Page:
And so, my brothers, if those who toady to the people of ilhâd attack you by frightening you into giving up your sacred ma’nawî jihâd, say to them: "We are the Hizb Al-Qur’an1 . Through the mystery of the âyah, اِنَّا نَحْنُ نَزَّلْنَا الذِّكْرَ وَ اِنَّا لَهُ لَحَافِظُونَ 2 we are in the citadel of the Qur'an. حَسْبُنَا اللّٰهُ وَنِعْمَ الْوَكِيلُ 3 is a firm bastion surrounding us. Through fear at the possibility of one in thousands of some minor harm coming to our fleeting transient lives here, you cannot drive us through our own wills down a way which with a hundred per cent possibility will cause thousandfold harm to our eternal lives!" And say too: "Is there anyone who has suffered harm due to Said Nursî, our friend in the service of the Qur'an and Ustadh and foreman in running this sacred service, or from the people of haqq like us who are his companions on the way of haqq? Is there anyone who has suffered any trouble due to his close students, so that we might suffer it too? So should we be anxious at the possibility of suffering it? This brother of ours has thousands of friends and brothers of the âkhirah. Although for twenty to thirty years he played an effective role in the social life of this world, we have not heard of a single of his brothers suffering harm due to him. Especially at that time, he was carrying the club of politics. Now in place of that club, he has the nûr of haqiqah. For sure, long ago they mixed him up in the Thirty-First of March Incident and they crushed some of his friends, but it later became evident that the affair had erupted due to others. His friends suffered misfortune, not because of him, but because of his enemies. Moreover, at that time, he saved very many of his friends. So shaytans like you shouldn't get it into their minds to make us throw away an eternal treasury through fear of a danger the possibility of which is one in not a thousand but thousands." You should say that, hit those toadies of the people of dhalâlah in the mouth, and drive them away! And tell them this:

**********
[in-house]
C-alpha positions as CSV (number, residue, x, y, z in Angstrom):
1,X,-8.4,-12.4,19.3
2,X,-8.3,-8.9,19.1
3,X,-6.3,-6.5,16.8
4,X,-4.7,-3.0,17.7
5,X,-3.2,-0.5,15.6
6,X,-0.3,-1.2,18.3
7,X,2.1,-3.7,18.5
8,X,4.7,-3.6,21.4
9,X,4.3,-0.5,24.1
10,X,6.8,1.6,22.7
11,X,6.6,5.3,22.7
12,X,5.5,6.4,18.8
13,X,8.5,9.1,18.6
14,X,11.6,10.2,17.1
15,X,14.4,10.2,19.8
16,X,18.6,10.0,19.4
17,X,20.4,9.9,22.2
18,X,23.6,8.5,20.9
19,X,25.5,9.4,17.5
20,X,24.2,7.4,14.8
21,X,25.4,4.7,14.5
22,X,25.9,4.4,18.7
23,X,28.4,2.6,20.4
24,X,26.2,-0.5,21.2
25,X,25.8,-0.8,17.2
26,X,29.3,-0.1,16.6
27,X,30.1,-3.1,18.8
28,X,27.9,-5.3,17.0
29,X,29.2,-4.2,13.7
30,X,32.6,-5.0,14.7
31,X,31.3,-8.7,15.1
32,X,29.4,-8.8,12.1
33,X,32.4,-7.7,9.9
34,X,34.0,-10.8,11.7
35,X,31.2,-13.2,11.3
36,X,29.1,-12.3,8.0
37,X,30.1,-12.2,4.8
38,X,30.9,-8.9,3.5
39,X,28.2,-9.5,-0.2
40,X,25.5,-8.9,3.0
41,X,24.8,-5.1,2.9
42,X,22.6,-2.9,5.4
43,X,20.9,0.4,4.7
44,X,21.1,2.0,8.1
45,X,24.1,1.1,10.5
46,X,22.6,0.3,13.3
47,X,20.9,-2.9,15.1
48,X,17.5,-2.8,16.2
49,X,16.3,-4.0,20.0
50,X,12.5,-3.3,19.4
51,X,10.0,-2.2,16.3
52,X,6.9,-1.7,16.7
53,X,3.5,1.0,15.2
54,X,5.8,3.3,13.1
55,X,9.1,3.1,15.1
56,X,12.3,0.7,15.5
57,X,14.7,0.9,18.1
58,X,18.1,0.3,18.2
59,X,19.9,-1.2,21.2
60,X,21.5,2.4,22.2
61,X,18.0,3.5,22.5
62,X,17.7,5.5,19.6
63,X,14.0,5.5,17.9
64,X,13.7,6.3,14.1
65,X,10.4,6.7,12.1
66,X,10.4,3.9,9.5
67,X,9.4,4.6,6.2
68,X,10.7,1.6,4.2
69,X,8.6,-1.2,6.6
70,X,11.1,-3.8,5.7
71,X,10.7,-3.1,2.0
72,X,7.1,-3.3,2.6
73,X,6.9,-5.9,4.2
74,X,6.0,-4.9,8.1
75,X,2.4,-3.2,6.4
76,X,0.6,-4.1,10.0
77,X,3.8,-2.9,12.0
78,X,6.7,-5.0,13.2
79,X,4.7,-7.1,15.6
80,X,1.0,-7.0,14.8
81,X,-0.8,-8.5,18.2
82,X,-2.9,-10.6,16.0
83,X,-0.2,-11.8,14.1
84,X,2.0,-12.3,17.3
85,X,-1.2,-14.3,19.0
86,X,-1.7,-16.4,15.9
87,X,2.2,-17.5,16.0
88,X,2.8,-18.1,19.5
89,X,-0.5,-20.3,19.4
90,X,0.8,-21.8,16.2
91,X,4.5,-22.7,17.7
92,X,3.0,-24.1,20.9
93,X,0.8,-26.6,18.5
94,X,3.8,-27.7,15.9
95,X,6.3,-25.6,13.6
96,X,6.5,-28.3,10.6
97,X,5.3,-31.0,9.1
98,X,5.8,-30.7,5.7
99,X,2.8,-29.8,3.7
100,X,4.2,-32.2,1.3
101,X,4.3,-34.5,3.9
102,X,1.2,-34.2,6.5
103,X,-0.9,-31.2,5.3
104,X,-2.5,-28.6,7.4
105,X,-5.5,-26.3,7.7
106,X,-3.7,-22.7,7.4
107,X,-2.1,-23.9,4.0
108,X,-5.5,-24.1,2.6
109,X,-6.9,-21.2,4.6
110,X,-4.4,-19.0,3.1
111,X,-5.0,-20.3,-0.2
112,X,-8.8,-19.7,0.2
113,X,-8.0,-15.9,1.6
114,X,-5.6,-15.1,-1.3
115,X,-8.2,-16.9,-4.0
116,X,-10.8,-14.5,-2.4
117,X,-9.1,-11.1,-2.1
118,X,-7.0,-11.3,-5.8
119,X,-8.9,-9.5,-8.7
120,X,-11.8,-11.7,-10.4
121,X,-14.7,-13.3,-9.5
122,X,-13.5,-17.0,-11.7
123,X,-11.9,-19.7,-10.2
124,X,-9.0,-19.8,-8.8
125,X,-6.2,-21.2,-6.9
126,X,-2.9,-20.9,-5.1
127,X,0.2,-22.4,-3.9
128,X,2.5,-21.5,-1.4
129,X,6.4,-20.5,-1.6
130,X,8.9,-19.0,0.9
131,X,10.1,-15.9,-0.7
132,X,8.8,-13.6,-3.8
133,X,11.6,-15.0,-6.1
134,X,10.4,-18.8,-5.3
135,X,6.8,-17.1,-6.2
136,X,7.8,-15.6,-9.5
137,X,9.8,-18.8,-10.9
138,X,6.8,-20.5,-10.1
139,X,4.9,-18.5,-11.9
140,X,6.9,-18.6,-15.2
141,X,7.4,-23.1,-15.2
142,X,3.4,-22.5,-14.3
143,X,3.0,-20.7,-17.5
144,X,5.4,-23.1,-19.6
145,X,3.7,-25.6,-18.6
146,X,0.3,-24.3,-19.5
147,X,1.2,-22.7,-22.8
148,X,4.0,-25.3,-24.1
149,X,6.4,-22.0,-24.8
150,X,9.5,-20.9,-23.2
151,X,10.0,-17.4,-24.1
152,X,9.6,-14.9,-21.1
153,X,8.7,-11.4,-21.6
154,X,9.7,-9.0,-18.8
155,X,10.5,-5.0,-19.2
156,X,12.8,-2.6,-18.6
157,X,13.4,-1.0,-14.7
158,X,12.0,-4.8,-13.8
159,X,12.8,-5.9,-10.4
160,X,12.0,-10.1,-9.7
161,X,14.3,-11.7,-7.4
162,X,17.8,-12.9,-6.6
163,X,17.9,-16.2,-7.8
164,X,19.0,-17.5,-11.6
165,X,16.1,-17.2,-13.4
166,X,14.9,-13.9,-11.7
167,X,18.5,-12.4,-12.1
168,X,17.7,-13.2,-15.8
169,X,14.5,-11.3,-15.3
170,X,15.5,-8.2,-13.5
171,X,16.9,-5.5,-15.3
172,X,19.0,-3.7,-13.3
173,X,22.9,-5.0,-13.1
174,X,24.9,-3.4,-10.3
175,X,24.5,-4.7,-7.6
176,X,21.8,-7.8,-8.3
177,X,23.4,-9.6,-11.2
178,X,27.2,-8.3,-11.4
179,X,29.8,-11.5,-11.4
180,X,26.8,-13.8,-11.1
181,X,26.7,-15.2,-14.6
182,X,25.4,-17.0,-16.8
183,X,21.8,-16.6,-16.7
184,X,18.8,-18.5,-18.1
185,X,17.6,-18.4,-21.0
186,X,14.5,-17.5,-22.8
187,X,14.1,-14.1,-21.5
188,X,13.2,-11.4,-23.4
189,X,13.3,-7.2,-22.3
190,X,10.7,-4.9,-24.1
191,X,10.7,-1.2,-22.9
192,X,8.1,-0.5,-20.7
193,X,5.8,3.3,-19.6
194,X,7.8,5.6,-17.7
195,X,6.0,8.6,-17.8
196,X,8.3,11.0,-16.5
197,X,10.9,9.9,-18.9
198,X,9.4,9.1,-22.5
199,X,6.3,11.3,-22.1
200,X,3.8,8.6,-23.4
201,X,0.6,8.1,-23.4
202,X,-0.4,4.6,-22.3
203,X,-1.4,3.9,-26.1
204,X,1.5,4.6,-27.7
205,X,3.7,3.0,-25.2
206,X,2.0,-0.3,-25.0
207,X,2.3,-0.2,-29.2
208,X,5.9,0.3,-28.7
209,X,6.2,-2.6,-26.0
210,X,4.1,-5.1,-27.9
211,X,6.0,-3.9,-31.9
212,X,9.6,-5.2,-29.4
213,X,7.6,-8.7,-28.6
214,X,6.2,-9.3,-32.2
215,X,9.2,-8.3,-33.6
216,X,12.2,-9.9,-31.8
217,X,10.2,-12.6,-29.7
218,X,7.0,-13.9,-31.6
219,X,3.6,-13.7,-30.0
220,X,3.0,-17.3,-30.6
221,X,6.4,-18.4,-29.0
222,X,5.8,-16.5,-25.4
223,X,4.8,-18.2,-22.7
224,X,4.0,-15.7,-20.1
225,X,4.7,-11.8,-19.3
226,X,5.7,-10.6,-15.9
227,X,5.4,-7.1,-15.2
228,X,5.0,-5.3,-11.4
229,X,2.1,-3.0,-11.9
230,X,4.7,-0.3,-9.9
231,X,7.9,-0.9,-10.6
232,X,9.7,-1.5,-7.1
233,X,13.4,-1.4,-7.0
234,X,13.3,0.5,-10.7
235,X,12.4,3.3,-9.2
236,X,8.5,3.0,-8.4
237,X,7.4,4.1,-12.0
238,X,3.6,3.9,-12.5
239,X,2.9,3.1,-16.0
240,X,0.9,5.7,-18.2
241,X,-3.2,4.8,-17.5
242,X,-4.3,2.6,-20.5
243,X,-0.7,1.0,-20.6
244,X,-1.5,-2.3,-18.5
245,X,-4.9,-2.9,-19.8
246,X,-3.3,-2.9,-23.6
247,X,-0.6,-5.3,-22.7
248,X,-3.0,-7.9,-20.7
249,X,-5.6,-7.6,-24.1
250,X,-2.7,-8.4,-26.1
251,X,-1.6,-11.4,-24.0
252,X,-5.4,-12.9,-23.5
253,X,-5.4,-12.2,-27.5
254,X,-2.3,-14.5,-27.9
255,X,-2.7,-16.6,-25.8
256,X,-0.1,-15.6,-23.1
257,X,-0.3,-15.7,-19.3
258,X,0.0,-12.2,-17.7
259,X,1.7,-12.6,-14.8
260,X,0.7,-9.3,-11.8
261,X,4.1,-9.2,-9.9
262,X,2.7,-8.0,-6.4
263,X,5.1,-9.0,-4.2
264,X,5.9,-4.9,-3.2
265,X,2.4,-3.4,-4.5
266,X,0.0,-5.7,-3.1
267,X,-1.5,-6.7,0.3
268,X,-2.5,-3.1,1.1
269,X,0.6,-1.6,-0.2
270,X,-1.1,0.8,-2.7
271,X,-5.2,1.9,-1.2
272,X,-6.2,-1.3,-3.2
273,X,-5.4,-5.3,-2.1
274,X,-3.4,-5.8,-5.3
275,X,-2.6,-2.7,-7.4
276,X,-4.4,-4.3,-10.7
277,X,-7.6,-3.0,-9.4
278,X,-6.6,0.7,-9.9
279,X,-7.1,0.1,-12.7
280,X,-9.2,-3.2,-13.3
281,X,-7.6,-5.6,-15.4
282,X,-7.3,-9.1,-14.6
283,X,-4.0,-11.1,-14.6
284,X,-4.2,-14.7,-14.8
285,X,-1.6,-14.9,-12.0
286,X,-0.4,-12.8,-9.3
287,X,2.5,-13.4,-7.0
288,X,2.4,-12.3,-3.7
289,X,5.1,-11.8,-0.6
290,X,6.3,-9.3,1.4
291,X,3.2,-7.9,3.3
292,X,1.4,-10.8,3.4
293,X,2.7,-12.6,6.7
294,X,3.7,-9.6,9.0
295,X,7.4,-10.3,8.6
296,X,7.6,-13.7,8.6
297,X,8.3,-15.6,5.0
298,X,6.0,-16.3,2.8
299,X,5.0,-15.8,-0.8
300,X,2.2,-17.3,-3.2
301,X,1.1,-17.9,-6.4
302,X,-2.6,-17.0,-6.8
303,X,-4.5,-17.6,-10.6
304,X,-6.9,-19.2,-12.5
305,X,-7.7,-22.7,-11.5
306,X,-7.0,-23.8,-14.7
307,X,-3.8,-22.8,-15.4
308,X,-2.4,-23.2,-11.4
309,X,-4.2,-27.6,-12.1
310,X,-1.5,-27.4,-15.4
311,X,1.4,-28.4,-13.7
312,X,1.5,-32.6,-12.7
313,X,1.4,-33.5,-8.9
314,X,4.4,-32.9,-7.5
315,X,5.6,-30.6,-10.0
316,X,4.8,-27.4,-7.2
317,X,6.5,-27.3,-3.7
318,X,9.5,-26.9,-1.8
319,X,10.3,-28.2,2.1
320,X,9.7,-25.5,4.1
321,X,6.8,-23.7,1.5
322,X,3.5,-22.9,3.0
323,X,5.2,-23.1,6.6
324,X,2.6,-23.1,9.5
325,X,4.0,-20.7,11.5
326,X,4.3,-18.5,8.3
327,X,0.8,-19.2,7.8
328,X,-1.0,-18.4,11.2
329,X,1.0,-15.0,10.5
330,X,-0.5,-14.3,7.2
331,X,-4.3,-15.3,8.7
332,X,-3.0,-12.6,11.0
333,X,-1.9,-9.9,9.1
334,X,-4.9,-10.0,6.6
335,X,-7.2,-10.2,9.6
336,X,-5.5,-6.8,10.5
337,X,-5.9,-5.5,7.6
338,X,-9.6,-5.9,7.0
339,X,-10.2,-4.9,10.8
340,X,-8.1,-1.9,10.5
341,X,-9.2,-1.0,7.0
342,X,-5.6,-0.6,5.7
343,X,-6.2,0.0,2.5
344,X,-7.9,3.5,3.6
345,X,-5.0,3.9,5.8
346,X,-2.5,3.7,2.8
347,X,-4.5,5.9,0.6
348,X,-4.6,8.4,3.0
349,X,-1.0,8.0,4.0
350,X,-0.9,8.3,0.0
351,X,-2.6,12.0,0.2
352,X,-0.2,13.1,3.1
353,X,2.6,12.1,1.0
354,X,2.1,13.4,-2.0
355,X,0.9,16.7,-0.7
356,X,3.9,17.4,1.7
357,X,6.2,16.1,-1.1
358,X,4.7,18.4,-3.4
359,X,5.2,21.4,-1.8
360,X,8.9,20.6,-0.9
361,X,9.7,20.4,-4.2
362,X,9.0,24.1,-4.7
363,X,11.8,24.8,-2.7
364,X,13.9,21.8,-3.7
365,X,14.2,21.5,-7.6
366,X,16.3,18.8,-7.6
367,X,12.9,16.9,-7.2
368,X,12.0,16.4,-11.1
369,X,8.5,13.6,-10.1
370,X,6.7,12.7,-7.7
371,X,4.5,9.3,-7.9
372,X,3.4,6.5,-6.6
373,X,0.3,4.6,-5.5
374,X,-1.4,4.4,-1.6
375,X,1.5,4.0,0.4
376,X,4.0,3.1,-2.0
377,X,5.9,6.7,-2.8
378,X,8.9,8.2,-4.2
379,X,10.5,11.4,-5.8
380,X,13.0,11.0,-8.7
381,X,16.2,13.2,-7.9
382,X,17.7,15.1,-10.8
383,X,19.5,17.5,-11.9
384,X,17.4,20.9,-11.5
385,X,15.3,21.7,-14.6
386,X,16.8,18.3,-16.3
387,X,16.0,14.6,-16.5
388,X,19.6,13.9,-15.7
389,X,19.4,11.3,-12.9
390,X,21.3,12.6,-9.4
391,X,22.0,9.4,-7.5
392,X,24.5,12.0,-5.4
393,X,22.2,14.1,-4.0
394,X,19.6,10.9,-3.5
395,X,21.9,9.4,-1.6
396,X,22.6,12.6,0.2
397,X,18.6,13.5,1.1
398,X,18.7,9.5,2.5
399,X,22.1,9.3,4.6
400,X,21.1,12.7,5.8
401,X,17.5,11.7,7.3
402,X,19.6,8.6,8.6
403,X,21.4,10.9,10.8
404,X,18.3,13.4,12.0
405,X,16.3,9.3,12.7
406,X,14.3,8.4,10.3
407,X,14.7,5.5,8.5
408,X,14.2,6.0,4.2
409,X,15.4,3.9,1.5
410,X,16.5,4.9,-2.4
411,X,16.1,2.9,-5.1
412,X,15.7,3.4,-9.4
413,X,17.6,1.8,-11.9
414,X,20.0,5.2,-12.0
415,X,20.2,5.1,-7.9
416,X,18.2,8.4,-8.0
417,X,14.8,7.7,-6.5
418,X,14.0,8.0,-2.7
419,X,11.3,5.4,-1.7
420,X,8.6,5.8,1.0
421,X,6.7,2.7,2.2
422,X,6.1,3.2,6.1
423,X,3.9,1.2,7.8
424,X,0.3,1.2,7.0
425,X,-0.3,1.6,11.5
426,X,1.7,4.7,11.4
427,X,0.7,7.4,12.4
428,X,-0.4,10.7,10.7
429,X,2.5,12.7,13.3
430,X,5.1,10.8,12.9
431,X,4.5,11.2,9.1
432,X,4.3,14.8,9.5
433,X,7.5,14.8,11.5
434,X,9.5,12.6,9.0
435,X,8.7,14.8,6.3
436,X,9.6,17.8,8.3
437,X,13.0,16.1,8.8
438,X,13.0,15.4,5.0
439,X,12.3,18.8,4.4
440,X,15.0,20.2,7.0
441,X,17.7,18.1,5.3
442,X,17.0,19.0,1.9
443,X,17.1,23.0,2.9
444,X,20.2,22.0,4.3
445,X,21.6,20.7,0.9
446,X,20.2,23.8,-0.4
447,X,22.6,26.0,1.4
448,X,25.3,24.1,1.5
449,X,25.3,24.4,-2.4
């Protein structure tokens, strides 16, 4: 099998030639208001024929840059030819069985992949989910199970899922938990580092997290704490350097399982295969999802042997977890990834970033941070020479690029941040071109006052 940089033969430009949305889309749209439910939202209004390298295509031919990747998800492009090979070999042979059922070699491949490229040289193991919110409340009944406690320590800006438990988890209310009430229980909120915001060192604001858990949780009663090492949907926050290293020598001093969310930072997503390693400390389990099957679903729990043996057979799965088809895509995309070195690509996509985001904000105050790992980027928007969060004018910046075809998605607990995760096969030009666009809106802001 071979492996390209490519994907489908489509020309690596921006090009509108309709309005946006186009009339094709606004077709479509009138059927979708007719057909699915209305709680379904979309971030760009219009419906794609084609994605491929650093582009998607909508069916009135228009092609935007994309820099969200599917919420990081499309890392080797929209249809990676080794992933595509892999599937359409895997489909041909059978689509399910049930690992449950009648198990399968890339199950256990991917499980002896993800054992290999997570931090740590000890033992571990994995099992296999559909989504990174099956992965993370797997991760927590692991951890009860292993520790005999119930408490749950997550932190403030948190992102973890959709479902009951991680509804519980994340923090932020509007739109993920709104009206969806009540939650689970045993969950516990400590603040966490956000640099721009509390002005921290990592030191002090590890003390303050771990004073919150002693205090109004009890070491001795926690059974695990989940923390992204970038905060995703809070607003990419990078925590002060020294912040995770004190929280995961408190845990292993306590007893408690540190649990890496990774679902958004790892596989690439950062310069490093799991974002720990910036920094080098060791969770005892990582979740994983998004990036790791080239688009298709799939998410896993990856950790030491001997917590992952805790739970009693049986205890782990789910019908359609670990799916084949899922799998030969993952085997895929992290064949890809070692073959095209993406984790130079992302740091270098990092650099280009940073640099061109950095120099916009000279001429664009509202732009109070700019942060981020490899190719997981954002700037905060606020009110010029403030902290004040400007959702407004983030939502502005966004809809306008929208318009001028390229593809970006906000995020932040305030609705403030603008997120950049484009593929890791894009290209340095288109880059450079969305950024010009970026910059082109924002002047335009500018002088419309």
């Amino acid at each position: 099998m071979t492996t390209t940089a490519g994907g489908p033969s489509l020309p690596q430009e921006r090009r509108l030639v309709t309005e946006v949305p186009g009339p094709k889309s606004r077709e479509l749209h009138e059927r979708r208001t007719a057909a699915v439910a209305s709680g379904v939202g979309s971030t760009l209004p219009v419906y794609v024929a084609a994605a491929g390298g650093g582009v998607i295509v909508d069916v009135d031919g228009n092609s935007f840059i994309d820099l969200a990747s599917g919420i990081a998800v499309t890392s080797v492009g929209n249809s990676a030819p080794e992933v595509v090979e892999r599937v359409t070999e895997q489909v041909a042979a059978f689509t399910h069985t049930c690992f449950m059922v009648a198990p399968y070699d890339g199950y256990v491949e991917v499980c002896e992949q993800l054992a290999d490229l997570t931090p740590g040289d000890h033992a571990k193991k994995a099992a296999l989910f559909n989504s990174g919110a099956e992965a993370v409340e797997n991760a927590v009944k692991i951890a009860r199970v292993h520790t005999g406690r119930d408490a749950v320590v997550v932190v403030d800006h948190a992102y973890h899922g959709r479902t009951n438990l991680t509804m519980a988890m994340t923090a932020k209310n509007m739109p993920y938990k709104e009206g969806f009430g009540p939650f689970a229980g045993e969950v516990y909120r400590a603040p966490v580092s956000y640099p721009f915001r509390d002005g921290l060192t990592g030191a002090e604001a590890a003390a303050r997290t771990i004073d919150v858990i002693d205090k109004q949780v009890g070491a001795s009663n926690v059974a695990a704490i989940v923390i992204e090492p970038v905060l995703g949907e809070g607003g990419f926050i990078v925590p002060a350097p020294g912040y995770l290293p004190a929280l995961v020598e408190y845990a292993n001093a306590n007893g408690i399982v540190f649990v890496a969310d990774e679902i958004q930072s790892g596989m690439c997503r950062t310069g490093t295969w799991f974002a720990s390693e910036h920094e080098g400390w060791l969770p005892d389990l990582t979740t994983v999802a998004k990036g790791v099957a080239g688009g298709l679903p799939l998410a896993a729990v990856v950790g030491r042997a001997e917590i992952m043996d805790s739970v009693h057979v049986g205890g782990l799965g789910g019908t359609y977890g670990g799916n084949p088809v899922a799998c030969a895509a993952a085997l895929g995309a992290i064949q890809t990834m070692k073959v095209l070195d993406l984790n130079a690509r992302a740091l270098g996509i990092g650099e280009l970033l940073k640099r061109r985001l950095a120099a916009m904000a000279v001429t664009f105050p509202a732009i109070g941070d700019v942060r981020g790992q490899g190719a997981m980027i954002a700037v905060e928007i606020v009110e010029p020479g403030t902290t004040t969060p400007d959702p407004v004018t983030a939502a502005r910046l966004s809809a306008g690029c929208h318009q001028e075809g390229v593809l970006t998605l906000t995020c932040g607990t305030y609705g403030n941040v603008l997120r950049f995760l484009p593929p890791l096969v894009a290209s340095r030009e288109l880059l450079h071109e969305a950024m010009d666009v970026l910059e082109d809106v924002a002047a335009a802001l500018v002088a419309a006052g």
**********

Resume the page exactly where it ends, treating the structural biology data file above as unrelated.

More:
"And if the possibility of destruction is not one in hundreds of thousands but a hundred per cent probability, if we have a jot of sense, we will not be frightened and leave him and flee!" Because it has been seen through repeated experiences, and it is seen, that the calamity which is visited on those who betray their elder brother or their Ustadh in times of danger, strikes them first. And they are punished mercilessly and they are looked down upon contemptuously. Both their body died, and their rûhs died in abasement, in a ma’nawî manner. Those who torment them feel no pity for them, for they say: "Since they betrayed their Ustadh who was loyal and kind to them, they must be completely despicable, and worthy not of pity but contempt."